Preoperative testing to find a parathyroid tumor
is now considered 'standard of care'. In other words, virtually all
patients should have a localizing study prior to having
parathyroid surgery. The Sestamibi scan is discussed in several other areas of
this large parathyroid web site--which is
undoubtedly the preferred parathyroid test. If this is the first page you
have read regarding the tests used to find diseased parathyroid glands,
then PLEASE read our "Finding
Bad Parathyroid Glands" page FIRST.
HOWEVER, you must understand that these scans are wrong more than they
are right. Listen up folks, sestamibi scans are usually wrong, and even
when positive are wrong 60% of the time. Be careful with the information
that your doctor gets about a scan... it is probably wrong, not right!
Note: If a Minimally Invasive Parathyroid
Surgery (which is performed in an outpatient setting) is planned, then the only preoperative test necessary is a Sestamibi scan the morning of the operation.
You can bet on this... if you get more than one scan, then your doctor
(surgeon) is not an expert.
The following tests are performed very infrequently
and under very specific and unique circumstances.
Use of CAT scan to Find an Overactive Parathyroid
CAT scanning has always been a poor localizing test for enlarged parathyroids. There are currently very rare indications for the use of CAT scans in this setting and this test should
never be performed routinely. We have no good pictures to show
because they don't exist! Please don't fall for the hype and get a
"4-D" CAT scan. And if you do get one and decide to come to our
center for your surgery, don't bother sending us the CAT scan. We will not
look at it.
Use of MRI scan to Find an Overactive Parathyroid
Theoretically, the MRI scan is more sensitive and specific than the CAT scan when looking for enlarged parathyroid glands. Since many endocrine tumors enhance on a T-2 weighted MRI scan this is
theoretically preferred over CAT scanning. The photo shows a T-2 weighted MRI of a parathyroid adenoma in the lower left neck within the
tracheo-esophageal groove. The indications for MRI scanning for parathyroid
glands, however, are still extremely uncommon. It is our strongest opinion that
there is almost never an indication for an MRI in patients with
hyperparathyroidism. It almost never works and insurance companies should
never pay for it. We consult on over 3000 patients with
hyperparathyroidism per year and we have NEVER ordered an MRI. This test
does not work!
Ultrasound to Find a Bad Parathyroid Gland
Ultrasound is an inexpensive and non-invasive way to look for parathyroid adenomas. Although it is less sensitive and specific than the MRI scan, it is still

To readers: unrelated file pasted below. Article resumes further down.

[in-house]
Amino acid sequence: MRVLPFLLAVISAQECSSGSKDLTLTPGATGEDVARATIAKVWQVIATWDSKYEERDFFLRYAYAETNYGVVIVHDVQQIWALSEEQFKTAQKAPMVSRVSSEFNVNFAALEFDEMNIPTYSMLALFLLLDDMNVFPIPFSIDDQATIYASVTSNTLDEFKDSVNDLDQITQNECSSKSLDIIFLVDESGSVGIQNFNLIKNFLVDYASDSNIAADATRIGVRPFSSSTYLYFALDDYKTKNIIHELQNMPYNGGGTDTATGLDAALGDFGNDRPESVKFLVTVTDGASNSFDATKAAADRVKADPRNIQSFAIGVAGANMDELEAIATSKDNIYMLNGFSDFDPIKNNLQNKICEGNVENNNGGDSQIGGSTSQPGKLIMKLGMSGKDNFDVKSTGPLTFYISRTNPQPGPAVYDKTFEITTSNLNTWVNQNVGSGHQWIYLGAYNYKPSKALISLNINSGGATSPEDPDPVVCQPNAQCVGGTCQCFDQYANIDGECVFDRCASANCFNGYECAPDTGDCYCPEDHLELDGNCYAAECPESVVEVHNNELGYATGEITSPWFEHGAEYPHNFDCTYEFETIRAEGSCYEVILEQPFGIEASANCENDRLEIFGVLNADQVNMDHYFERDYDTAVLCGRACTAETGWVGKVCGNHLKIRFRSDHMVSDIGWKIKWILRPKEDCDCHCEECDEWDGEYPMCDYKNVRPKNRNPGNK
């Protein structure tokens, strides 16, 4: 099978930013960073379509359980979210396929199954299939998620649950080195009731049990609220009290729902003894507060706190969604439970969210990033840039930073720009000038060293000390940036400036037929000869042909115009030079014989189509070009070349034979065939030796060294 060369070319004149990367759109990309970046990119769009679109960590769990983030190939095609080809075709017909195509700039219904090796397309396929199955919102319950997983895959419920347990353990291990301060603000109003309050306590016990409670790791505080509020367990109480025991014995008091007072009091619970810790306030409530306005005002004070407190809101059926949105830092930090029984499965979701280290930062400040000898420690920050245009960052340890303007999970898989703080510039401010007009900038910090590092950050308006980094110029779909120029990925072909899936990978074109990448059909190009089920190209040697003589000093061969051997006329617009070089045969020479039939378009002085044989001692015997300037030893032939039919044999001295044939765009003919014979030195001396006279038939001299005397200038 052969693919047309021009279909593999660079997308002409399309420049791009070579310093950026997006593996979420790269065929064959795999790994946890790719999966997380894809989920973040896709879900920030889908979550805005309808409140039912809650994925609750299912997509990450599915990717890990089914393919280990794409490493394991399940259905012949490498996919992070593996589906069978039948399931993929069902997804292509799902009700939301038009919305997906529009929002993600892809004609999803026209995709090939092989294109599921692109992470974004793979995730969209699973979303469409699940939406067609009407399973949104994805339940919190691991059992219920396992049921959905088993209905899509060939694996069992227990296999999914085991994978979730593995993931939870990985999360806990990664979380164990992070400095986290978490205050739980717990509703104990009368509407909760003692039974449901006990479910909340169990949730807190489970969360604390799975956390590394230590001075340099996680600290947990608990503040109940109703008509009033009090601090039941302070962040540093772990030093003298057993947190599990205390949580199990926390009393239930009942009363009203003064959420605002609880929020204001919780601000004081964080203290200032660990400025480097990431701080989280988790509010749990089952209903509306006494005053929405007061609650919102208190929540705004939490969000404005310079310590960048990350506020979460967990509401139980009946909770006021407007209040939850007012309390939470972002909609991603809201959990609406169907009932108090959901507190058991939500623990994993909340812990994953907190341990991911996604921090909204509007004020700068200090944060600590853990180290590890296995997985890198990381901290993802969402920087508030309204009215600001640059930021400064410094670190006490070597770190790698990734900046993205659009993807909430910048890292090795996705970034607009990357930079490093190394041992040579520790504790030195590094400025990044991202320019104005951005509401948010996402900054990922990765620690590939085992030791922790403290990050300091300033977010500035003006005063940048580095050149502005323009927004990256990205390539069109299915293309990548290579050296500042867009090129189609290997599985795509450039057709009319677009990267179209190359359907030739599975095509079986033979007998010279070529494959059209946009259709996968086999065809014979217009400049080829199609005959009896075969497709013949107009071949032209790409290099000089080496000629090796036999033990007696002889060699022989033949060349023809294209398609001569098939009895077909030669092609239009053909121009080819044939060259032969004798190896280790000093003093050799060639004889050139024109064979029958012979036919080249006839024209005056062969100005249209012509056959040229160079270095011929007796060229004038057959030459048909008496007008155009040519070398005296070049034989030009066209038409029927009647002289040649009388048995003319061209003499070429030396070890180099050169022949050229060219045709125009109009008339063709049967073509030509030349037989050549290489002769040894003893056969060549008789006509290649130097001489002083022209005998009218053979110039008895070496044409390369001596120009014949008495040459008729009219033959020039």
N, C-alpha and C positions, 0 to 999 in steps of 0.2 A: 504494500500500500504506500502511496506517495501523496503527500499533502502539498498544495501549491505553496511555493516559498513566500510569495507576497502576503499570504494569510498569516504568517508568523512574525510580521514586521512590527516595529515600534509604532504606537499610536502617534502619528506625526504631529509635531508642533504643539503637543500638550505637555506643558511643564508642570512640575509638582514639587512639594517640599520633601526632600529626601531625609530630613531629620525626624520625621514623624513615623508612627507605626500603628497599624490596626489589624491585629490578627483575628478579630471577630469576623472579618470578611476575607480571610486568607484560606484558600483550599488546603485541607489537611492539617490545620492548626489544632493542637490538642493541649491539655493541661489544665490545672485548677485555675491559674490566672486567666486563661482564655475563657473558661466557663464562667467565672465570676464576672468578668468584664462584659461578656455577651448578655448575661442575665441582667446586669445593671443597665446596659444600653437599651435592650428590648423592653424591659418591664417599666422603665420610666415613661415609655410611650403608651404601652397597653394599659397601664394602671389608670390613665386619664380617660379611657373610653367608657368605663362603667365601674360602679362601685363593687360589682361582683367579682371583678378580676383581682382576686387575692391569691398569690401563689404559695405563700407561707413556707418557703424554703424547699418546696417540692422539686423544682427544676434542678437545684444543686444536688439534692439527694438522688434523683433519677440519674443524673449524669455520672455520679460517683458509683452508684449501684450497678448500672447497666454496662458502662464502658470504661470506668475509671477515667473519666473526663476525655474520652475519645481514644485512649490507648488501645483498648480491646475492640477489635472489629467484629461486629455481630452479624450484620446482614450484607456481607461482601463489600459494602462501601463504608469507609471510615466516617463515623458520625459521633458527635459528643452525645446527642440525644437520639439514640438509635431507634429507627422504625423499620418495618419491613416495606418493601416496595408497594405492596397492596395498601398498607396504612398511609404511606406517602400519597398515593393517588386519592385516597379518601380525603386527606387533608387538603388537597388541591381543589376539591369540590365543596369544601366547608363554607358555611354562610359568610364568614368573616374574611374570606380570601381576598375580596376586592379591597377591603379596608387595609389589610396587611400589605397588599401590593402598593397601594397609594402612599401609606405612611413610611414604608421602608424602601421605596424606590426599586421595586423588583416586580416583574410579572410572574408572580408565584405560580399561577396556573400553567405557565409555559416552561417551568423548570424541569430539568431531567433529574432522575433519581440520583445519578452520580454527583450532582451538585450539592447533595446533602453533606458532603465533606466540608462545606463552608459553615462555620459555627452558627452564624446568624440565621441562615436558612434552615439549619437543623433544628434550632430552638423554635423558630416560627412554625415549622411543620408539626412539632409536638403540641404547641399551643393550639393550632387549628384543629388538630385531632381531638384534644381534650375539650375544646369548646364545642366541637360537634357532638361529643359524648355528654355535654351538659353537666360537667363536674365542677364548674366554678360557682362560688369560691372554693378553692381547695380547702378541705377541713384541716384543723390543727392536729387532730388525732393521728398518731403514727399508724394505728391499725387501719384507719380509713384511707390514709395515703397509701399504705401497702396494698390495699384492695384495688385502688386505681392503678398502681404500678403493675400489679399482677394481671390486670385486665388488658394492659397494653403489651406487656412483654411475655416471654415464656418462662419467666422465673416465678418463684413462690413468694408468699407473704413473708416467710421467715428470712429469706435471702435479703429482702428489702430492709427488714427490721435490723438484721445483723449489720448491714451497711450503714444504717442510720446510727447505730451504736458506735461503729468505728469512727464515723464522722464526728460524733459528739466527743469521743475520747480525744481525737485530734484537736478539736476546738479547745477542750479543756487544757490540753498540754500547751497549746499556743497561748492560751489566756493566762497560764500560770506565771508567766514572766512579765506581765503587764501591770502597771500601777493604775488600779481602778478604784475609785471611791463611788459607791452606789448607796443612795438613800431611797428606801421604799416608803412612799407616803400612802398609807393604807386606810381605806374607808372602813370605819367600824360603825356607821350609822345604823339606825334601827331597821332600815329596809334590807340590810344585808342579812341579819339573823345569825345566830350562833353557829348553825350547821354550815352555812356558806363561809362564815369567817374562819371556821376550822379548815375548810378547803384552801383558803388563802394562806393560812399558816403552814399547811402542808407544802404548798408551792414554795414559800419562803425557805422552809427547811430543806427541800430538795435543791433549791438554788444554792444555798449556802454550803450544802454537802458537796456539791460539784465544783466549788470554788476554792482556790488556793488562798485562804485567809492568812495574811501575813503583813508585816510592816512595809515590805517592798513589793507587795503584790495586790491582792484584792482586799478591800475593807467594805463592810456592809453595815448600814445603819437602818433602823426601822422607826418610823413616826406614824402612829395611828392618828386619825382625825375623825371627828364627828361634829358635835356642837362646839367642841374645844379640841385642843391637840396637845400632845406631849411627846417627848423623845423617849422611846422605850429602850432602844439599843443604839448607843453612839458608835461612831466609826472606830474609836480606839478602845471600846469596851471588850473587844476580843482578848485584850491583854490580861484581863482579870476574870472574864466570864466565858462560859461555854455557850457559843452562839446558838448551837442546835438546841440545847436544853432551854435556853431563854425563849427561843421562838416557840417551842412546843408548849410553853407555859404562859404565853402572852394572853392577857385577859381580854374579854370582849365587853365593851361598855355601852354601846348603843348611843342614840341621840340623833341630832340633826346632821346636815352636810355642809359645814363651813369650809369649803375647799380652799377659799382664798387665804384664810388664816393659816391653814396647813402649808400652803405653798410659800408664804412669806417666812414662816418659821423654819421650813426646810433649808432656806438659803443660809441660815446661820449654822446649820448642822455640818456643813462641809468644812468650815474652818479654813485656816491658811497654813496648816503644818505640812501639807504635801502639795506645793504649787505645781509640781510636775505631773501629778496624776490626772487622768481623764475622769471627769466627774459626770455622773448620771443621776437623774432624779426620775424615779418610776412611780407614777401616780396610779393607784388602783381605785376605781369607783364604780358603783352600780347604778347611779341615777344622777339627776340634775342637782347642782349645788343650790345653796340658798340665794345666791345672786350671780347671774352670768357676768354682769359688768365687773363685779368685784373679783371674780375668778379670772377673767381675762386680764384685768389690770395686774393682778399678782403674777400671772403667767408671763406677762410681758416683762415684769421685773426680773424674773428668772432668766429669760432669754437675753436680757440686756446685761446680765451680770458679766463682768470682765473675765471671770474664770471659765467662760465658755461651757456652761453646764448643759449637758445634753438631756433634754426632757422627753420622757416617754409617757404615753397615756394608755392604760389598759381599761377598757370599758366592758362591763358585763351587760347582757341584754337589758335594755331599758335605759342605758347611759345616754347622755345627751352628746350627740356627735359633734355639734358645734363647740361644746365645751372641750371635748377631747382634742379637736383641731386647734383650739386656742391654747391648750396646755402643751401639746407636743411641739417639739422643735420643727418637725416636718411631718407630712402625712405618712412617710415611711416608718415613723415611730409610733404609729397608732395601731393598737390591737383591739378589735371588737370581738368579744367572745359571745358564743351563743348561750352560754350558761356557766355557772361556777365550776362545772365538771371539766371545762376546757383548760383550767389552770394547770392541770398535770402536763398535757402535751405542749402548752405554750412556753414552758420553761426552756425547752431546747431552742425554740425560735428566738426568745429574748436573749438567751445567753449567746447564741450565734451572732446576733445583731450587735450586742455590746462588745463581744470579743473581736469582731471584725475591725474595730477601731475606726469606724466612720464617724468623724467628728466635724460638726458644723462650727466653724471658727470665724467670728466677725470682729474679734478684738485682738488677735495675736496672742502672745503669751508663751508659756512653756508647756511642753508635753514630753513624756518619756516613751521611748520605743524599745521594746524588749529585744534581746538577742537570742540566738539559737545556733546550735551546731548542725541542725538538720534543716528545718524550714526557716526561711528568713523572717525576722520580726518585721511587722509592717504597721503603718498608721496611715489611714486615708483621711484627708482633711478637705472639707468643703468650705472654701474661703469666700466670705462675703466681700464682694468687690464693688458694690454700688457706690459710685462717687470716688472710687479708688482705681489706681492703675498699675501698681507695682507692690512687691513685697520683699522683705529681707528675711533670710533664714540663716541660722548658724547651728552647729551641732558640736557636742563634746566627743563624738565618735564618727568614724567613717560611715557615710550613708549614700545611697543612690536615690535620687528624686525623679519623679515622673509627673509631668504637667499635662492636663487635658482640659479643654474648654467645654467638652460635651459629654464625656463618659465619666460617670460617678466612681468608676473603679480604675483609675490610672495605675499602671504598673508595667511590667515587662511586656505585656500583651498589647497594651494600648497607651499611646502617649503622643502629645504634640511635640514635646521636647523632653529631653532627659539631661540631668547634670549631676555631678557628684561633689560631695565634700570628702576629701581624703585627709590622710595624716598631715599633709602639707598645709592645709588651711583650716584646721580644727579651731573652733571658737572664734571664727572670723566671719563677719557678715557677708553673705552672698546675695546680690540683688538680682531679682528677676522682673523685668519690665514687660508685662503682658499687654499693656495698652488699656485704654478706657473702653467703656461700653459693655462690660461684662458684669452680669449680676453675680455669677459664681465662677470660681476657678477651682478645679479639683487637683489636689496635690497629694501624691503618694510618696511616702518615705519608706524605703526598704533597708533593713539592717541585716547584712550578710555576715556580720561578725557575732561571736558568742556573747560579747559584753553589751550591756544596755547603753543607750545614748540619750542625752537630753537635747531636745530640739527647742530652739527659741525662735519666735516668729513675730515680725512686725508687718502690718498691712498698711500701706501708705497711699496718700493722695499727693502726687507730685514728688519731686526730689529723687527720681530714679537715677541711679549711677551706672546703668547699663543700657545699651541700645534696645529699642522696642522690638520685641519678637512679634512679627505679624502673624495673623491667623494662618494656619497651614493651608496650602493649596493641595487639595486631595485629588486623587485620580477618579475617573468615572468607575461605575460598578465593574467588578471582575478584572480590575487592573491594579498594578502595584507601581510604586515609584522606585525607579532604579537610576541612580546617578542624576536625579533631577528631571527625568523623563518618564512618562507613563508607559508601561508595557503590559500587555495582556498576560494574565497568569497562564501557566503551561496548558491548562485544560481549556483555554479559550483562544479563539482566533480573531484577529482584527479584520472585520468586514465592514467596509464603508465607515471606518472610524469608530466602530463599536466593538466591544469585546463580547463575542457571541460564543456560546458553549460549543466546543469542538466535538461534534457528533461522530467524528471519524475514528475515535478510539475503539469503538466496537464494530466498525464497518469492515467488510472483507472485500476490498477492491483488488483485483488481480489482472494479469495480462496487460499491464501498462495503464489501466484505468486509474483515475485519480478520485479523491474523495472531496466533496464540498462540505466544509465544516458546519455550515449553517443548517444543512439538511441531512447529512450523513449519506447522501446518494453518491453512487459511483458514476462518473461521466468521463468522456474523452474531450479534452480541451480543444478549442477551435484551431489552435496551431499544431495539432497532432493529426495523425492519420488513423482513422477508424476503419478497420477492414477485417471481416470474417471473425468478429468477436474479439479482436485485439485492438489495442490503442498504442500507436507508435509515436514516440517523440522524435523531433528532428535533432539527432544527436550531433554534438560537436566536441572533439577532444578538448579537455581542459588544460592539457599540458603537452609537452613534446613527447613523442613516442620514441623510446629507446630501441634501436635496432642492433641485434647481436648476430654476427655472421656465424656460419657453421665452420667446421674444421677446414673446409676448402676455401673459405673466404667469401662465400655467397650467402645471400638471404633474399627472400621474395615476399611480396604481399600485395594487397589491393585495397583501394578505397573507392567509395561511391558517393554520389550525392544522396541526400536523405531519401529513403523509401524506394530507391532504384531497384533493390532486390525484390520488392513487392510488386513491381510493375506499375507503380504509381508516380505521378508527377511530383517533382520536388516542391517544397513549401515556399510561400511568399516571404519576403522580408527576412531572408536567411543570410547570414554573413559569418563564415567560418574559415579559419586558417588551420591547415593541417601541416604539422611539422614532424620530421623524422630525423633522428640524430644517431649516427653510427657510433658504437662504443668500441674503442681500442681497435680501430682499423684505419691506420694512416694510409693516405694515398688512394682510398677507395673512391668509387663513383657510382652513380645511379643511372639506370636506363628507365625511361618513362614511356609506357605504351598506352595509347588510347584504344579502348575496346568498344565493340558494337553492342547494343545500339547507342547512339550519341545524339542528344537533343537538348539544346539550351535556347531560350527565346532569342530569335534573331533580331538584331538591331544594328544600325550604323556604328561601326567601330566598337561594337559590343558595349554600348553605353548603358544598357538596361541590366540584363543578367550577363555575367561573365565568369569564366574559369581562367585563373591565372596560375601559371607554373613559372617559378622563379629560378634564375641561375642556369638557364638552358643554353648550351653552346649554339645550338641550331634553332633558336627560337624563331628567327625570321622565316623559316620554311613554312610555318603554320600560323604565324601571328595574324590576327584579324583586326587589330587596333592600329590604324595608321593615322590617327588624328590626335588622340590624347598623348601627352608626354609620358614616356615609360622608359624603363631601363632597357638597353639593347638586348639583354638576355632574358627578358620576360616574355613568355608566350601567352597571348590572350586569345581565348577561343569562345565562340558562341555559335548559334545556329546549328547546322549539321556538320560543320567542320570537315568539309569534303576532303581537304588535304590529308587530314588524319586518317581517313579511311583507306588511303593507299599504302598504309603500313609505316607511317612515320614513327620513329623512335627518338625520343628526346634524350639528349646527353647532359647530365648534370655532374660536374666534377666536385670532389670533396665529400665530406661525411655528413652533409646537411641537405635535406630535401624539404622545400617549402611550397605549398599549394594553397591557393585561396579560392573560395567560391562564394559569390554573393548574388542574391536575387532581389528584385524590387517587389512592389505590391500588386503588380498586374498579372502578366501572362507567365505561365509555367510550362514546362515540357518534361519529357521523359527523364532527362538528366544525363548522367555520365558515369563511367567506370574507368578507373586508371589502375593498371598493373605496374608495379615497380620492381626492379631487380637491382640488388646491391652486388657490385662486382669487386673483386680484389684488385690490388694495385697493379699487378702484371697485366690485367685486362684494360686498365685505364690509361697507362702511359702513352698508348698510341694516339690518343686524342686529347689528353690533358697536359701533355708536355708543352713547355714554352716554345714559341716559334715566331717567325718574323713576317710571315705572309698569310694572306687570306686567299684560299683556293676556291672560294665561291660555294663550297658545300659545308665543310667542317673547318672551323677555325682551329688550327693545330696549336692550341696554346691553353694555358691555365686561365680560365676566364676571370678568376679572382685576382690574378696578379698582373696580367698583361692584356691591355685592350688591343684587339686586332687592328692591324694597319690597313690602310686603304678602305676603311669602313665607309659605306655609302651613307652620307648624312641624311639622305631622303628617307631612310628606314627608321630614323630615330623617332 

on occasions because it is readily available, fast and low in cost. Again, most patients do not need any of the localizing studies discussed on this page (CAT scanning, MRI, or ultrasound).
Prior to Minimally Invasive Parathyroid Surgery, a Sestamibi scan is mandatory. Since about 1995, the need for using any scanning method other than sestamibi is extremely infrequent. Ultrasound fails to find a parathyroid adenoma half of the
time if your endocrinologist or surgeon does the scan himself, but it
fails to find the parathyroid tumor 82% of the time if you get the scan
done at a radiology clinic. Therefore, it may be cheap, easy, painless, and safe, but its not very good
and is usually a waste of time and money (unless done by the
endocrinologist). Even when it does "suggest" the location of an adenoma, it is wrong 20 percent of the time, therefore, it is not accurate enough to allow a surgeon to take out this one gland without examining all three other parathyroids. Therefore, ultrasound will not allow a small operation or the use of local anesthesia.
Don't fall for the hype. If ultrasound worked great, we'd be doing it
every day... but we use it about once per year (one per 3000 cases).
Scanning is the preferred method to find diseased parathyroid glands.
We have several pages discussing parathyroid scanning using Sestamibi.
However, as noted above, sestamibi is wrong more often than it is
right! If a sestamibi scan is negative, it is wrong 100% of the
time. When a sestamibi scan is positive, it is wrong 60% of the time. Far
too much emphasis is placed on scans. Stop getting scans folks, and stop
going to doctors who keep getting scans--it means they don't know what to
do. They feel better and more confident if the scan is positive--however,
even when it is positive it is wrong more than it is right. Stop putting
so much emphasis on the scans folks!